I'm already exhausted after two episodes of Ken Burns and Lynn Novick's "Vietnam."
Three hours gone, 15 to go. The show will grow even more grueling. John F. Kennedy's assassination and the photo of Lyndon Johnson taking the oath of office on the plane in Dallas ended the second part Monday night.
Johnson's escalation of the war, including bombing Vietnam "to the stone age," will take up much of the remaining eight episodes, along with Richard's Nixon's and Henry Kissinger's brutal and deceitful ending of the war. I'll have to keep fighting off the impulse to yell at the screen, "Stop, don't do it." Of course, they did it.
My first impulse was to avoid the series. I lived through all of that pain, and was reluctant to wallow through it again. But with some masochistic sense of obligation, I began watching. Bob Dylan started the first night. Myles Davis, the second. What next, Frank Zappa? Country Joe and the Fish?
So far, I've found the series worthwhile, while feeling pummeled by the barrage of facts, which all too often fly by without sufficient exploration. I was enlightened by the first episode's history of the French involvement in Vietnam. I'd never heard of Dewey, the CIA man killed in Vietnam before significant U.S. involvement, and learned that America's Vietnam adventure dates back to the Truman administration. I thought Eisenhower had been the first president pulled into the war.
Like others who opposed the war, I shook my head at the assertion in the first episode that the war "was begun in good faith, by decent people." That seemed a falsely benign way to express the U.S. involvement. I suppose Burns/Nozick and writer Geoffrey Ward were trying to say that the United States was driven by the idealistic aim of stopping communism, rather than France's disreputable mission to keep Vietnam as a colony. But the statement is an Orwellian distortion of language.
I've found compelling the comments by North Vietnamese citizens and veterans. While their humanity is revealed, North Vietnamese leader Ho Chi Minh and the Viet Minh are shown accurately as brutal, totalitarian thugs rather than the romantic freedom fighters imagined by many American leftists.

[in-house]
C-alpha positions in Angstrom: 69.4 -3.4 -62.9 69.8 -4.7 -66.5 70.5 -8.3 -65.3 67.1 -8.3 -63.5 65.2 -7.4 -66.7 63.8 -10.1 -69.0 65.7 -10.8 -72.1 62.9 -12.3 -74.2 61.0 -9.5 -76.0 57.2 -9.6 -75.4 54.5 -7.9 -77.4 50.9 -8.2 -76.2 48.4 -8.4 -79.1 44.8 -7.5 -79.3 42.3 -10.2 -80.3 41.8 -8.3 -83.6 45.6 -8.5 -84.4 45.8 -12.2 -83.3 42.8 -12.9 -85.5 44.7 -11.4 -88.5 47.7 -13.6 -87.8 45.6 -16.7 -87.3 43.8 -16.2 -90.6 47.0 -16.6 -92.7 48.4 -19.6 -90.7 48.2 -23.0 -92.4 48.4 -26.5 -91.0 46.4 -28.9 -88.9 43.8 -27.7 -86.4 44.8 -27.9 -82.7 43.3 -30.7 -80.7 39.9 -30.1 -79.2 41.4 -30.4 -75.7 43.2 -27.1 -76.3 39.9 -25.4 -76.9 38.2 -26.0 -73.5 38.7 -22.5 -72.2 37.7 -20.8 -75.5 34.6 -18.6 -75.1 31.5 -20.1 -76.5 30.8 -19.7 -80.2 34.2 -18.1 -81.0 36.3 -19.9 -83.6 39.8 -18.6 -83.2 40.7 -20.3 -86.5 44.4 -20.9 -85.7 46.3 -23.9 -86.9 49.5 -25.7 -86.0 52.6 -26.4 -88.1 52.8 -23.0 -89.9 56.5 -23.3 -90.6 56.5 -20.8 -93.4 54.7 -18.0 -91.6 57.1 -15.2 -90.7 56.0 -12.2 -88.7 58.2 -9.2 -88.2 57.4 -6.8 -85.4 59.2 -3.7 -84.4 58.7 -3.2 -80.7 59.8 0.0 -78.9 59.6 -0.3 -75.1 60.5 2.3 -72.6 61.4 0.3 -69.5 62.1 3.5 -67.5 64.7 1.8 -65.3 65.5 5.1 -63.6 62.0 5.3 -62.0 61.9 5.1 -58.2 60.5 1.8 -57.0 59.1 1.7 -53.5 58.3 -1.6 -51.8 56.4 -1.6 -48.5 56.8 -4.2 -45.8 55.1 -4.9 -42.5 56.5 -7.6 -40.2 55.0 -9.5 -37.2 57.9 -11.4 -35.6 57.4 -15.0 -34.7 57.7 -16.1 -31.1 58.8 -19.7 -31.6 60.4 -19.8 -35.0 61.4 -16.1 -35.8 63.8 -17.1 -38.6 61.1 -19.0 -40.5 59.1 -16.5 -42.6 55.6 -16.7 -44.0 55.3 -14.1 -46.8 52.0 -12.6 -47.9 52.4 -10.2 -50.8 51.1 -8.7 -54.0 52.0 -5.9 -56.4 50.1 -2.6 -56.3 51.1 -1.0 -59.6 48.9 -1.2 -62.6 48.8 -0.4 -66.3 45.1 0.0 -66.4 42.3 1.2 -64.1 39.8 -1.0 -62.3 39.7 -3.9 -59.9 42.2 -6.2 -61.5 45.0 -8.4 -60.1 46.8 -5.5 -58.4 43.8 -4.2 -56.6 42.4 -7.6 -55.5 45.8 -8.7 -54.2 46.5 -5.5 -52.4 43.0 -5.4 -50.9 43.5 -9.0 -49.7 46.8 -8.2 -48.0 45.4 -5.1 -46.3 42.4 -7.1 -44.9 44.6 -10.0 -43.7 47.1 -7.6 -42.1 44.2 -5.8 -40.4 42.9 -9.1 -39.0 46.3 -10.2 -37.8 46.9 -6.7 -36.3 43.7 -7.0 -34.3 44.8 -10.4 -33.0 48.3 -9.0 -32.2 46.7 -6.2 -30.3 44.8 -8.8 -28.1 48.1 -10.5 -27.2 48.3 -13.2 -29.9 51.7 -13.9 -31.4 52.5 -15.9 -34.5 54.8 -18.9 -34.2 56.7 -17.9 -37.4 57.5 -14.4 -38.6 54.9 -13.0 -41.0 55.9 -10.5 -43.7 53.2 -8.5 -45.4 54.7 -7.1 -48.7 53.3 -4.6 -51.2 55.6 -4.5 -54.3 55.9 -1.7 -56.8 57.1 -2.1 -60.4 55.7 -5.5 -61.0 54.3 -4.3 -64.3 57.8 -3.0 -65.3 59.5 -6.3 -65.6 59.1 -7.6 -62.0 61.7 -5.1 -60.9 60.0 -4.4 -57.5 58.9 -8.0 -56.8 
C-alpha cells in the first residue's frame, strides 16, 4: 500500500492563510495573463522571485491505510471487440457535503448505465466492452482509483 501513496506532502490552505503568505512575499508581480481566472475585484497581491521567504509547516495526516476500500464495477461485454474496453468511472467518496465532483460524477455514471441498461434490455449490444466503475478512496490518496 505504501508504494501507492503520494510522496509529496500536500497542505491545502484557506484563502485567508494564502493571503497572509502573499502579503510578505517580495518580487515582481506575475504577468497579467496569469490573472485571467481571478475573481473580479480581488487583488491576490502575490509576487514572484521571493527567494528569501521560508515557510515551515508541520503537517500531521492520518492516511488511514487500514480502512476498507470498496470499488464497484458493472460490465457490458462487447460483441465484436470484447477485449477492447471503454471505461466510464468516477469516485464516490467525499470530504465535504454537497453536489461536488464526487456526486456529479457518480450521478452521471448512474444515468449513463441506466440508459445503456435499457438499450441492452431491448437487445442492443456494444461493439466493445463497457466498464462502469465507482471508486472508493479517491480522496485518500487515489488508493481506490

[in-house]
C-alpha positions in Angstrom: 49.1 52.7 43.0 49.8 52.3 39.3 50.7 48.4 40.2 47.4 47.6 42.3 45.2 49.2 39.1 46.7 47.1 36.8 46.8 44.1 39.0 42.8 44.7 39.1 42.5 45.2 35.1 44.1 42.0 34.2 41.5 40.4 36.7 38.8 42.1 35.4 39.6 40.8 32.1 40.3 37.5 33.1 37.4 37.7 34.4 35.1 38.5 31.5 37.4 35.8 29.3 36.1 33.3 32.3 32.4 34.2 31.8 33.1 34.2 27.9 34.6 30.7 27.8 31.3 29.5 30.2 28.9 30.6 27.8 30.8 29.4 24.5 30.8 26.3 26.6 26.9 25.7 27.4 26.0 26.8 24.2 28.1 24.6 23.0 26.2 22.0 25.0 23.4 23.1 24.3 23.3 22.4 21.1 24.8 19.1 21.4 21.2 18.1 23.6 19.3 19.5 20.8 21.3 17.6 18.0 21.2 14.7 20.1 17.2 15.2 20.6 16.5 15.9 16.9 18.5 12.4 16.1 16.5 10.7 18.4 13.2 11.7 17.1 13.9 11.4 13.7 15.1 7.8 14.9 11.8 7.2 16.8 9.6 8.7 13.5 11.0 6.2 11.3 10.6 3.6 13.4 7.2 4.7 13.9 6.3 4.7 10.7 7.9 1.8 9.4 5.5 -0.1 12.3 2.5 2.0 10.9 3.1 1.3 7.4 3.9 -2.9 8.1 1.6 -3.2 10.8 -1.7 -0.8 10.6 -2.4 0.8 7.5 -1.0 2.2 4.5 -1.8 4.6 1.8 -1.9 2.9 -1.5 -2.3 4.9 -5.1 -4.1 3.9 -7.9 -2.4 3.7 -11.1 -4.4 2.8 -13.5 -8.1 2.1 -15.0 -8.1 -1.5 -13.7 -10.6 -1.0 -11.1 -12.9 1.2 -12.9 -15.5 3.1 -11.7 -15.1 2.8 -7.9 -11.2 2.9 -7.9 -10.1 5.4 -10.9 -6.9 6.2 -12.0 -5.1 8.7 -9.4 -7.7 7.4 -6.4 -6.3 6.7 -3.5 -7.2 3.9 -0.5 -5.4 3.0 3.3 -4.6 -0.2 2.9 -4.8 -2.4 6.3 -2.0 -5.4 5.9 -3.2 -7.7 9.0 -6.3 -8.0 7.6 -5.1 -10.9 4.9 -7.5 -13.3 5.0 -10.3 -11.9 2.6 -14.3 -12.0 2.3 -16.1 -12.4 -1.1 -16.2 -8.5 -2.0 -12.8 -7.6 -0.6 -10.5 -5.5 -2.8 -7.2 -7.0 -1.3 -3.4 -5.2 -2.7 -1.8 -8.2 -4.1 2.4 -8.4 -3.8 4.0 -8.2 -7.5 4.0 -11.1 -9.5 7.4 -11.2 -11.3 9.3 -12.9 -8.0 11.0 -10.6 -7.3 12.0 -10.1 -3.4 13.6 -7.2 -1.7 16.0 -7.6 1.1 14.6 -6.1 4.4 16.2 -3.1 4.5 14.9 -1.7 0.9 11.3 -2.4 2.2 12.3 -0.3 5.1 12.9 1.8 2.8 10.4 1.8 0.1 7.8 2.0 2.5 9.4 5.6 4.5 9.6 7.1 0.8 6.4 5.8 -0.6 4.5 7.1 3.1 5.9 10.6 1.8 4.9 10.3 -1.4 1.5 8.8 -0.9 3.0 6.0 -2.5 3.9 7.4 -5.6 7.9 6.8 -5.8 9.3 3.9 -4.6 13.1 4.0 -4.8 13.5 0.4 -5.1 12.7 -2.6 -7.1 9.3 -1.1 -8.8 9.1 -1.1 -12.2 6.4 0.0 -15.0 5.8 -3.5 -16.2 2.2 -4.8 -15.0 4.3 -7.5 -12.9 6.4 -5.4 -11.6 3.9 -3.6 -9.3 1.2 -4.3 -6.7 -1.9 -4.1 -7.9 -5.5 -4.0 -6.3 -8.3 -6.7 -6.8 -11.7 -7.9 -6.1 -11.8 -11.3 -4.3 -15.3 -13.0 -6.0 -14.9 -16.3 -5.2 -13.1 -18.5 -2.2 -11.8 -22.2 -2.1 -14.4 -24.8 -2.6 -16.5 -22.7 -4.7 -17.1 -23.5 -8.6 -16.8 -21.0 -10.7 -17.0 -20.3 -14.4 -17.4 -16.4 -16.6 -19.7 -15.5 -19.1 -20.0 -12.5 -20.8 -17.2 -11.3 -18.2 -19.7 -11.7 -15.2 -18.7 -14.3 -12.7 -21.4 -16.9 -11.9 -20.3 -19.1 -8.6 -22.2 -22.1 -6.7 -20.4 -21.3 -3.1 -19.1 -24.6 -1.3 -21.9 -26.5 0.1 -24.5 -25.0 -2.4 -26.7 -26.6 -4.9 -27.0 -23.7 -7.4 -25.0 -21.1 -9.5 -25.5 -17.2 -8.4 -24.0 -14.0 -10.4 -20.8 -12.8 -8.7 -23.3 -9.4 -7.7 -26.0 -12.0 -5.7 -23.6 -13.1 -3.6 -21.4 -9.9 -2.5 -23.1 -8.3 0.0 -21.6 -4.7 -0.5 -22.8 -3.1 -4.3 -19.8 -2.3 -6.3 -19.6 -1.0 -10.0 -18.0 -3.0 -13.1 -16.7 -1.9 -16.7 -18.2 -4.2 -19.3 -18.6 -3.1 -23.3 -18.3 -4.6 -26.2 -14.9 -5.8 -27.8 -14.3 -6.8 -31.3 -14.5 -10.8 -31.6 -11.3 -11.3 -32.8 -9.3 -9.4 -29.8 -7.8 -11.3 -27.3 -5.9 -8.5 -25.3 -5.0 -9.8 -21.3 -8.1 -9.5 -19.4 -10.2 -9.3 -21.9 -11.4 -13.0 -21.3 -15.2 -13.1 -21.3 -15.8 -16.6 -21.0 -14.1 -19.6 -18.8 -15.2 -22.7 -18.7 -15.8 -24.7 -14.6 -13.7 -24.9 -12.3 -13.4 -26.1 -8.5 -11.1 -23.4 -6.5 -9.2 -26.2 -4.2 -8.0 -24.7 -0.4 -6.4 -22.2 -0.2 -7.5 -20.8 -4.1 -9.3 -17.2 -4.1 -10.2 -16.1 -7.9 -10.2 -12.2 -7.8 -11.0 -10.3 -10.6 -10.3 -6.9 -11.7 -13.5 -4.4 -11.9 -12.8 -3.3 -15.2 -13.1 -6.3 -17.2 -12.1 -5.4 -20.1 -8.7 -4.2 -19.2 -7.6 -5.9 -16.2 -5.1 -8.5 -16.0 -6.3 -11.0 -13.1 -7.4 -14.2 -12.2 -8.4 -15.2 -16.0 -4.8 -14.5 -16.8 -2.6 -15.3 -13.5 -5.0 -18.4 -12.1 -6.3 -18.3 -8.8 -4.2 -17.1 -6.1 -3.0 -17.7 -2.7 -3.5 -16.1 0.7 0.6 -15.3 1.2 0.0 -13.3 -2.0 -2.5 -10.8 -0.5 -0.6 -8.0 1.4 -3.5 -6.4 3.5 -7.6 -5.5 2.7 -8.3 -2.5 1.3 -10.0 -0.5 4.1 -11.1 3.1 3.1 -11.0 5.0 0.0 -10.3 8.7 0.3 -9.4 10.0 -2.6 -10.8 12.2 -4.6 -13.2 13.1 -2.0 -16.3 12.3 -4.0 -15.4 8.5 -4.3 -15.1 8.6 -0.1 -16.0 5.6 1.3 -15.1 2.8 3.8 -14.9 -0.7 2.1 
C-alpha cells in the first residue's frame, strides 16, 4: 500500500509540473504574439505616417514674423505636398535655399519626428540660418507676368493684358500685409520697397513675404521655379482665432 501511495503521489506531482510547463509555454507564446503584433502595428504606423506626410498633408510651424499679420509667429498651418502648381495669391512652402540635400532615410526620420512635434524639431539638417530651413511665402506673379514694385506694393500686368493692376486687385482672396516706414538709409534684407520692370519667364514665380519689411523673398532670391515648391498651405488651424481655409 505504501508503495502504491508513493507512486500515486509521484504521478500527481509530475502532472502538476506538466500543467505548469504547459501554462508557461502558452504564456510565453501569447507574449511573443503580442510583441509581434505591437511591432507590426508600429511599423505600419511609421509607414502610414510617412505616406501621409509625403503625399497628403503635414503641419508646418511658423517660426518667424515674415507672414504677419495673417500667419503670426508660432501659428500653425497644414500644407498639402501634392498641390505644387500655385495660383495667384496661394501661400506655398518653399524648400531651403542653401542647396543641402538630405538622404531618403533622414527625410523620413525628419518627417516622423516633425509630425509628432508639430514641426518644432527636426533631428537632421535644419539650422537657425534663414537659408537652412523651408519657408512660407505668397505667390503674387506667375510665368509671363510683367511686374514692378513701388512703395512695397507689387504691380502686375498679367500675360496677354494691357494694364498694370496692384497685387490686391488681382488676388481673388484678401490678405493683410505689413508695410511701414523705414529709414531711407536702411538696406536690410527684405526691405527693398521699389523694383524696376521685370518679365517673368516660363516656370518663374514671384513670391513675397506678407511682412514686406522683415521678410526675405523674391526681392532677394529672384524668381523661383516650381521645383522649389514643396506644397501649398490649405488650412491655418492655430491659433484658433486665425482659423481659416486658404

Familiar voices like the UPI/New York Times reporter Neil Sheehan and another Times stalwart, Leslie Gelb, have been interesting, although at times I've found my attention wavering. After reporting on the war, Sheehan later played a major part in the Times' publication of the Pentagon Papers, which likely will receive much attention in the episodes on the Nixon administration. The articulate Sheehan looks destined to match the celebrity that Shelby Foote reached with Burns' "The Civil War."
Familiar names arise: John Paul Vann, the subject of a Pulitzer Prize-winning book by Sheehan, and the other great Vietnam correspondents, AP and later Timesman Malcolm Browne and the great New York Times reporter David Halberstam, whose "best and brightest" description of Kennedy's cabinet in a best=selling bookis evoked a few times without credit.
With the appalling saga of the South Vietnamese dictator Diem, pronounced Ziem, regime, I was darkly amused by the scenes of Diem's sister-in-law, Madame Nhu, one of the era's most evil dragon ladies.
The testimony of Americans who served as common soldiers left me near tears. Later, I assume equal weight will be given to those from the anti-war movement.
The show's first episode began with some of the war's most famous and brutal scenes reversed. The little girl left nude by napalm. The man shot with the pistol held to his temple. The Buddhist monk setting himself on fire. Reversing the film was clever, but manipulative. What was the point? That history didn't have to play out the way it did? That Burns will give a new understanding of the past?
Burns recorded audio of gunfire for battle scenes, making me wonder if that was the case for the involved recollection of the battle of Ap Bac. While the battle photos seemed authentic, the doubts about the sounds of gunfire made me wonder. Burns should give a disclaimer that the gunfire sounds are not from the battle itself.
One of the corporate funders, Bank of America, said at the start of the show that it wished to foster debate and make a "more connected" society. That well-known connector of society, David Koch, was listed as another benefactor. He and his brother Charles spend billions seeking to undermine American democracy, discredit proponents of climate change and push the interests of their carbon-based businesses.
Perhaps Koch had good intentions in funding the program. He gives money to the ballet and the theater as well, even having venues named for him. If Trump slashes PBS as he wishes, perhaps Koch will keep "public" broadcasting afloat.
With his libertarian views, Koch is opposed to the kind of American foreign intervention marked by Vietnam and repeated in Iraq and Afghanistan. Most likely Kohh has darker aims, hoping in supporting Burns' centrist philosophy to soften opposition to his campaign to control American politics.
For me, the most heartbreaking scenes weren't the battles and Vietnamese brutality, but the shots of Kennedy and his family on vacation. The young president would have only a couple of months to live. The shots of JFK and Jacqueline and their small children at leisure show America at a high point, from which it has declined ever since.